Tag Archives: Steve Young

Here We Go Again – Benicia candidates and voters must reject Valero’s big money

Here We Go Again

On social media, by Steve Young, Benicia

Steve Young, Benicia resident (and Mayor)

I want to emphasize that I am writing today not as the Mayor, but rather an interested Benicia resident and voter. I also want to state that I understand the importance of Valero to our local economy as a major employer and taxpayer and an important contributor to local causes. Since the last election, I have initiated meetings with the Valero General Manager on a monthly basis, and feel that we have developed a respectful relationship. I have also told him directly that I will be writing this article.

Last week, it was revealed [here on the Benicia Independent] that Valero, through the oddly named Working Families for a Strong Benicia Political Action Committee (PAC), had deposited another $200,000 in anticipation of this year’s City Council elections. They are currently sitting on $235,000.

There is only one purpose in making such a huge expenditure nine months before the election: to scare off any potential City Council candidate who would consider running without first getting Valero’s stamp of approval. What candidate is willing to go up against that kind of war chest?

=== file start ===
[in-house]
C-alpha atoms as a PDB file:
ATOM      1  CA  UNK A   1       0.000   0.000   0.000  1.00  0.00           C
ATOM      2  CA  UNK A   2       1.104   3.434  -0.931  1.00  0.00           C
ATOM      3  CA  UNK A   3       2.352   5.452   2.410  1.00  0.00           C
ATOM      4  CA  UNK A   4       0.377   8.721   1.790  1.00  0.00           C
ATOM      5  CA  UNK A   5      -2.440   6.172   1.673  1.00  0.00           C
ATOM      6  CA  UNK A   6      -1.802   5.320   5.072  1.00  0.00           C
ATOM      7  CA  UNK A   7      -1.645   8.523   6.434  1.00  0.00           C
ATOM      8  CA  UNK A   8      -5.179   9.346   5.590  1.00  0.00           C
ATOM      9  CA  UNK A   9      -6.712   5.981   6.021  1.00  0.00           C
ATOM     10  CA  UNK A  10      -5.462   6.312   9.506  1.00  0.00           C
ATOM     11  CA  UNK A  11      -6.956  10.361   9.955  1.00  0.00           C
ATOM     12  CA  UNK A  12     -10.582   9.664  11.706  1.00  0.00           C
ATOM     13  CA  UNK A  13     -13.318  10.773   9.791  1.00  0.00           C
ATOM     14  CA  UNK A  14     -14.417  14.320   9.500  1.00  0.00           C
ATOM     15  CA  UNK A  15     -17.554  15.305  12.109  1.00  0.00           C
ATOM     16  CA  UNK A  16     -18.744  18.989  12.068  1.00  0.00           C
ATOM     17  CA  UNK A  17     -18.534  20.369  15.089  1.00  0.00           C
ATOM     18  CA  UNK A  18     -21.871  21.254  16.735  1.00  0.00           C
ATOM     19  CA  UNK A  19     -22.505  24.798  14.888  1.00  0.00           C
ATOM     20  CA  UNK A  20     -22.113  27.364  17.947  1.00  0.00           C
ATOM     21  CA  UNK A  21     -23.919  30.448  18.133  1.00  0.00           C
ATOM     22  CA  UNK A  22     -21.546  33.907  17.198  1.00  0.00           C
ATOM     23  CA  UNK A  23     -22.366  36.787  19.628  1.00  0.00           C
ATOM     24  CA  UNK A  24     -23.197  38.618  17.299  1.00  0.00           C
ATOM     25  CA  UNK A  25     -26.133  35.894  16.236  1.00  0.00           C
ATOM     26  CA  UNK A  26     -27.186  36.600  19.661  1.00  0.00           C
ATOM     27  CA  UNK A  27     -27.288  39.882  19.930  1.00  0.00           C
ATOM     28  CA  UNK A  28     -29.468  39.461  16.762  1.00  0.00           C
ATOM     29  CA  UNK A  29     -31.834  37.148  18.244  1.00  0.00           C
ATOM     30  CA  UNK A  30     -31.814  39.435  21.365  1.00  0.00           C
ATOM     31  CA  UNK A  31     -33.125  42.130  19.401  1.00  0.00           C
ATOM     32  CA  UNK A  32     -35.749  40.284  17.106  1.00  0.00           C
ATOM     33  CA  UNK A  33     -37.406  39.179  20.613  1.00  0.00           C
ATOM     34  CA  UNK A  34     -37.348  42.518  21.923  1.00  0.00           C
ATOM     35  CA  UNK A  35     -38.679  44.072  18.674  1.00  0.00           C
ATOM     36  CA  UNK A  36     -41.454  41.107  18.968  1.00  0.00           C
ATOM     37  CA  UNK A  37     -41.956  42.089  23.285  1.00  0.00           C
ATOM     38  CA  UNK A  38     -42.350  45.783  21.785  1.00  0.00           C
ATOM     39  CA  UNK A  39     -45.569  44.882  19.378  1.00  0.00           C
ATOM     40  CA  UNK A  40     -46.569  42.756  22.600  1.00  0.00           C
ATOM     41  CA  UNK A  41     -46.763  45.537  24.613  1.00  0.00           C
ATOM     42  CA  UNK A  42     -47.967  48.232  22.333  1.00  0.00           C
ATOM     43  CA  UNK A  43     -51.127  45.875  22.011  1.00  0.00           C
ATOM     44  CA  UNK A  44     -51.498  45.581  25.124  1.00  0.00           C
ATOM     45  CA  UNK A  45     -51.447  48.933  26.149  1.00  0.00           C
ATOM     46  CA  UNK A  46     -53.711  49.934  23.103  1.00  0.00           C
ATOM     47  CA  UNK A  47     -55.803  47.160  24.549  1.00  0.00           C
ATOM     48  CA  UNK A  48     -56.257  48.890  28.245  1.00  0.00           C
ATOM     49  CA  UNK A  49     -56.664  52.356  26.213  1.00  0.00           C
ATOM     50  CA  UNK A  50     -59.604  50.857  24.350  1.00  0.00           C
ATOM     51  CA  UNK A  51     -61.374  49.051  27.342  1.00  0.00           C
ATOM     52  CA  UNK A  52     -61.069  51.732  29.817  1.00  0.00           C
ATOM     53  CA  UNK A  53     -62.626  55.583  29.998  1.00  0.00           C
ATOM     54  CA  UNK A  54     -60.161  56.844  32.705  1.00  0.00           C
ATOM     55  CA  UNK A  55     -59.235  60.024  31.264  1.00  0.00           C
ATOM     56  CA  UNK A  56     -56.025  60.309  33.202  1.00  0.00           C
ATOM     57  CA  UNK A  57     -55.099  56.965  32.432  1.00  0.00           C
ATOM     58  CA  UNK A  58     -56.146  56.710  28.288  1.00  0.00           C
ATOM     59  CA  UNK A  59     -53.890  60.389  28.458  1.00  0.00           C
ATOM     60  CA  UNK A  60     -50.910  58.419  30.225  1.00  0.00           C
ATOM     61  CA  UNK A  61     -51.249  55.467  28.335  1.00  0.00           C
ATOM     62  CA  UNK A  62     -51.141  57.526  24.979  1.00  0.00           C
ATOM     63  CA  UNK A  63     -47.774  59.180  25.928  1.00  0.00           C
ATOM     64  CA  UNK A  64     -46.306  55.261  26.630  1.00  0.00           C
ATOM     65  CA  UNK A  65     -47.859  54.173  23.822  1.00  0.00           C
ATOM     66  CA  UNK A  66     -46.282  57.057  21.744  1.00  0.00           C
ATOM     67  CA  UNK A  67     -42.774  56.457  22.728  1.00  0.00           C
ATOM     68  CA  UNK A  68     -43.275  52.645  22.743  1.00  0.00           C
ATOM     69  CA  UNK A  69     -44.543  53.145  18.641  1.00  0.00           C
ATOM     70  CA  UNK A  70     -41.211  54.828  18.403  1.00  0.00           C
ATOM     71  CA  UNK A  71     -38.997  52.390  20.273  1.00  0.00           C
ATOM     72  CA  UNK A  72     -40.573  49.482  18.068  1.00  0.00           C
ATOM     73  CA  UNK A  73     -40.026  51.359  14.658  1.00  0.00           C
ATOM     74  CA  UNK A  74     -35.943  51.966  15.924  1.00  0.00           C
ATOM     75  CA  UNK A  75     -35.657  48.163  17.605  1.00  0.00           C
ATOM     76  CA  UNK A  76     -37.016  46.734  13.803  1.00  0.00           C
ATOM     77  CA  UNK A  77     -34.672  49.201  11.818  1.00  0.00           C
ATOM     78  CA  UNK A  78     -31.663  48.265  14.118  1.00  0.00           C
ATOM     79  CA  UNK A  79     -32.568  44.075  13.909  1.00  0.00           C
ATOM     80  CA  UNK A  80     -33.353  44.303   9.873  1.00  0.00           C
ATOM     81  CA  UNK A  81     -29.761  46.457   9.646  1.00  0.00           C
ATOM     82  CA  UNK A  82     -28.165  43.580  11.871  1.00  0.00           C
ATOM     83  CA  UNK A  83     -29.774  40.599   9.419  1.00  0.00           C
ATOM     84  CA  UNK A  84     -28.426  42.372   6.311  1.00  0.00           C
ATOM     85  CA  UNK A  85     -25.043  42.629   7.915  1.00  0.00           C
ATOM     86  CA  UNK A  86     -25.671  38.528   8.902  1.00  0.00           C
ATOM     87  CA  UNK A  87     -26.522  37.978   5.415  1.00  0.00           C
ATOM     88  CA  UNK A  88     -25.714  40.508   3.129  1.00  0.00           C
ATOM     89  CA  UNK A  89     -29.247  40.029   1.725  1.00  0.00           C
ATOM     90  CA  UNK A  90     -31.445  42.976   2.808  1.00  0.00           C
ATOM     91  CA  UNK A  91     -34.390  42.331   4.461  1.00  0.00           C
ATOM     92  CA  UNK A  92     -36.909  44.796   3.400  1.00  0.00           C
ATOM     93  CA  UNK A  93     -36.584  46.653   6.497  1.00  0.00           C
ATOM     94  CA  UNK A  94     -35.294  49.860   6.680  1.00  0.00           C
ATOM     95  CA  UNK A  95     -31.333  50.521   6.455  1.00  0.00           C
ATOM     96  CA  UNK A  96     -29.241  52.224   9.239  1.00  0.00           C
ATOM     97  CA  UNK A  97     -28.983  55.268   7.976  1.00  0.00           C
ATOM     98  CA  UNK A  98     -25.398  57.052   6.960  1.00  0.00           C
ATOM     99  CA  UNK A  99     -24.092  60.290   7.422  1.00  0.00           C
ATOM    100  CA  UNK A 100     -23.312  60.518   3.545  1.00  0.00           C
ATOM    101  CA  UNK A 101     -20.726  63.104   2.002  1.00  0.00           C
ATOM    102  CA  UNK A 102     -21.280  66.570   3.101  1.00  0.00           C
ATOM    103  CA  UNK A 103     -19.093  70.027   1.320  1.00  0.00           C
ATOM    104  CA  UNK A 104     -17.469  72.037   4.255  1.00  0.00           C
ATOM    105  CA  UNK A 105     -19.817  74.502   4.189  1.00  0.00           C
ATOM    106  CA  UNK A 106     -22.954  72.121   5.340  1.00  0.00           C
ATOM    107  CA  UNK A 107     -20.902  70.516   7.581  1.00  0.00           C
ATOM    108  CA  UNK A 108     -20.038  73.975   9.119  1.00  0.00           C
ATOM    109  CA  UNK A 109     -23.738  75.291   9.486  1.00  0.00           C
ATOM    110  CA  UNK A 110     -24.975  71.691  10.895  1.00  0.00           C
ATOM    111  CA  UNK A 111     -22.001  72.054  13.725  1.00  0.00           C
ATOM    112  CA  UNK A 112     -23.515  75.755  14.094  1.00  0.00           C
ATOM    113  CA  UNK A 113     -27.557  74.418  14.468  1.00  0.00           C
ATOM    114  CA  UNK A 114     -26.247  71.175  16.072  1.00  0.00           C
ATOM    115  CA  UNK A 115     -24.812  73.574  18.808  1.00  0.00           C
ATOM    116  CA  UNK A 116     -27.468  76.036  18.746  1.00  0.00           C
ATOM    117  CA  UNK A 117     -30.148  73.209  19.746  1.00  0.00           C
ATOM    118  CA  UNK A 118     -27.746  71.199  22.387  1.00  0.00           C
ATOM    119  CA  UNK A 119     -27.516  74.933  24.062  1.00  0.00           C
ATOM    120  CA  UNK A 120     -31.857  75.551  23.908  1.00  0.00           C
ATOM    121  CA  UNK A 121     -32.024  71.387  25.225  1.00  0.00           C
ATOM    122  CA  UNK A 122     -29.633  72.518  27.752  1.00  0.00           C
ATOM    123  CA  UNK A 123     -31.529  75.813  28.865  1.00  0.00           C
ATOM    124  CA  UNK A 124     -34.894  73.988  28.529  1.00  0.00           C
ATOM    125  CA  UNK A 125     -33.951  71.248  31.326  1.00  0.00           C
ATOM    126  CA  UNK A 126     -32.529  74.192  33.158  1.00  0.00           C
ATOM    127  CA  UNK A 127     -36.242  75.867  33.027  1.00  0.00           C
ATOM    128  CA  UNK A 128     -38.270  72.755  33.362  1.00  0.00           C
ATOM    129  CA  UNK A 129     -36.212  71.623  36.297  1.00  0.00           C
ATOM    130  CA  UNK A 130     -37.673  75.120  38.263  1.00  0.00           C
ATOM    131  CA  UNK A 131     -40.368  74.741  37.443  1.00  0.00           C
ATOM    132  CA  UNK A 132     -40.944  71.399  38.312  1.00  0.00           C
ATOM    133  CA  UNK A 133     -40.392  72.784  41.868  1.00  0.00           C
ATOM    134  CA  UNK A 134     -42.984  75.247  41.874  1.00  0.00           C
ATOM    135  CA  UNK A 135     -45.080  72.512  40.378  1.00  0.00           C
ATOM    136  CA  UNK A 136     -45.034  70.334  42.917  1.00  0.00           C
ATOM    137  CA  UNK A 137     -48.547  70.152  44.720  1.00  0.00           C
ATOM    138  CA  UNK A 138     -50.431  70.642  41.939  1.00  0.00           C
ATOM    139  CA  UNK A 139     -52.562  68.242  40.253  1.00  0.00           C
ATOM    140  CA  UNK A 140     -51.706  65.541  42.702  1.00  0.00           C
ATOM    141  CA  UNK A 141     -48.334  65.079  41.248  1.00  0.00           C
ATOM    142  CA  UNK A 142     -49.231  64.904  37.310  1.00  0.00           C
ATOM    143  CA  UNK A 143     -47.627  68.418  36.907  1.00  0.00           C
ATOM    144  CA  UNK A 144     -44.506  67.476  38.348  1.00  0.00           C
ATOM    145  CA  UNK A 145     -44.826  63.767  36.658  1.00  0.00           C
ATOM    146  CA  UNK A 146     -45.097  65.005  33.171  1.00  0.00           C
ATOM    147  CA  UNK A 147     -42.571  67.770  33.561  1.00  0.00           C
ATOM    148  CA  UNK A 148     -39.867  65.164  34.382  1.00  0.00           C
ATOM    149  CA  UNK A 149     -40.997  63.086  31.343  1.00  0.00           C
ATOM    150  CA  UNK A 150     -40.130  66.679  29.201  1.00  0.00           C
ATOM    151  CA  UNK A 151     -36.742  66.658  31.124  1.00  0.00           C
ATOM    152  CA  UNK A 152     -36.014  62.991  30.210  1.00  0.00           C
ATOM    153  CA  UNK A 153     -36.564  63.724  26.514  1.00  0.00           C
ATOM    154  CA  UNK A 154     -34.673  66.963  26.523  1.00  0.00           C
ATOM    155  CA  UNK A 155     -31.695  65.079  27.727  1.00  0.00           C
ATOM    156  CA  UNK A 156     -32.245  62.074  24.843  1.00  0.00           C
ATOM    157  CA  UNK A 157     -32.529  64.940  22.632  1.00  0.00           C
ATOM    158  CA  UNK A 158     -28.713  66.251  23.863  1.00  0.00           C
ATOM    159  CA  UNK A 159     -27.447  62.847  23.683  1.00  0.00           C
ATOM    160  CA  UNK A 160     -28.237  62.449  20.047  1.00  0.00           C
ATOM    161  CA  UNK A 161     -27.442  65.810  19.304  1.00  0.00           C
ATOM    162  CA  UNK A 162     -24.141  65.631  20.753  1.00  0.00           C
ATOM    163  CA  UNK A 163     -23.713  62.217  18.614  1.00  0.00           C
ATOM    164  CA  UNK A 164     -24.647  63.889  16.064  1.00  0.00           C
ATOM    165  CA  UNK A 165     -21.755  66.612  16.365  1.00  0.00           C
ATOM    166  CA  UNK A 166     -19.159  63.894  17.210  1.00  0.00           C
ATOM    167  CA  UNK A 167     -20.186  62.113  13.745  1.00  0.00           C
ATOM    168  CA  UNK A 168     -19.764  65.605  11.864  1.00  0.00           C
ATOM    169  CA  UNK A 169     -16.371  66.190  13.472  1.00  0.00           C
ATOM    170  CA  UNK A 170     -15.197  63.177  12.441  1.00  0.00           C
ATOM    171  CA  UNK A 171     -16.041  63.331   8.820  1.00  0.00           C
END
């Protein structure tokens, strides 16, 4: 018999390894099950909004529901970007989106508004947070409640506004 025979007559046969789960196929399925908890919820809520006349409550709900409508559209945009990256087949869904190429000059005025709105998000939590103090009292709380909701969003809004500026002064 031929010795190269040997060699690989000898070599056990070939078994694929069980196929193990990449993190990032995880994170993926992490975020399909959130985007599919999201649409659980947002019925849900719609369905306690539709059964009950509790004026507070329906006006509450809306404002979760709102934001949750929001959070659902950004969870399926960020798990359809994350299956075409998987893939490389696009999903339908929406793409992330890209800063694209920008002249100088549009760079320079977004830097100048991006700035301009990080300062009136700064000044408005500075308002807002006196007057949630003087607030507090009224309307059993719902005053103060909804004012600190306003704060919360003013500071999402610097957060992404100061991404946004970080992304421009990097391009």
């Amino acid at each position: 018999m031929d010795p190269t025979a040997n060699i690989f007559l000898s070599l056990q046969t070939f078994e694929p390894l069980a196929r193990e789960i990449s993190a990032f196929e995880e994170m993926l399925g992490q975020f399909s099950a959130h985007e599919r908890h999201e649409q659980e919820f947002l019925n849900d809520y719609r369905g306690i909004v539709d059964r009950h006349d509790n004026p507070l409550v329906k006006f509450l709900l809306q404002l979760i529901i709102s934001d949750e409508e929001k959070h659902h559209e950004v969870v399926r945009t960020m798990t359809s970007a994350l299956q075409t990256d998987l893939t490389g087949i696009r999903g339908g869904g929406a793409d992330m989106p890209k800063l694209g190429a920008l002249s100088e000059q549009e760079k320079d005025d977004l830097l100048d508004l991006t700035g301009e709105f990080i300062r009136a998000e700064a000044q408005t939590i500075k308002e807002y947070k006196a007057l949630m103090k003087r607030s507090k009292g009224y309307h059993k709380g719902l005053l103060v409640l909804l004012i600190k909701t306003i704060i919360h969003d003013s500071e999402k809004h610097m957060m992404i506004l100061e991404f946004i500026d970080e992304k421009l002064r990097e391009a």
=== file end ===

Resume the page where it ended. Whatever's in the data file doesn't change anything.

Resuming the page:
In 2018, Valero and their construction trade union allies, ran a big-dollar, negative campaign against Planning Commission Chair Kari Birdseye (“Birdseye Bad for Benicia”) and in favor of Christina Strawbridge and Lionel Largaespada. The PAC attack was successful, and Strawbridge and Largaespada were elected. The presumed reason for opposing Ms. Birdseye is that she (and I) had led the Planning Commission denial of Valero’s Crude by Rail proposal (a denial that ultimately was upheld by the City Council).

In 2020, the same Valero-funded PAC decided to run the same type of negative campaign against me in my race for Mayor. Over $250,000 was spent attacking me, and in favor of Ms. Strawbridge. Unlike in 2018, however, Benicia voters saw through this effort and I was elected by a 20 point margin.

The argument has been made that, as Benicia’s largest employer and a significant taxpayer, Valero should have a say in the selection of Council candidates and the Mayor. And I agree. They should have the same right as any other company or individual to support the candidate(s) of their choice.

But they should also play by the same rules that apply to everyone else under Benicia’s campaign finance regulations. They, and any of their employees, are able to donate $540 to the candidate of their choice. But, in Benicia, candidates are limited by our campaign finance ordinance to spending no more than $35,000 on a campaign (assuming they can raise that much). By contrast, the PAC spending more than $250,000 on our local campaigns shows how uneven (and undemocratic) their influence buying campaign has become.

[Editor – see Benicia Municipal Code…
Chapter 1.36: Voluntary Code of Fair Campaign Practices
Chapter 1.40:  Disclosure Of Contributions and Expenditures
Chapter 1.42: Contribution and Voluntary Spending Limits]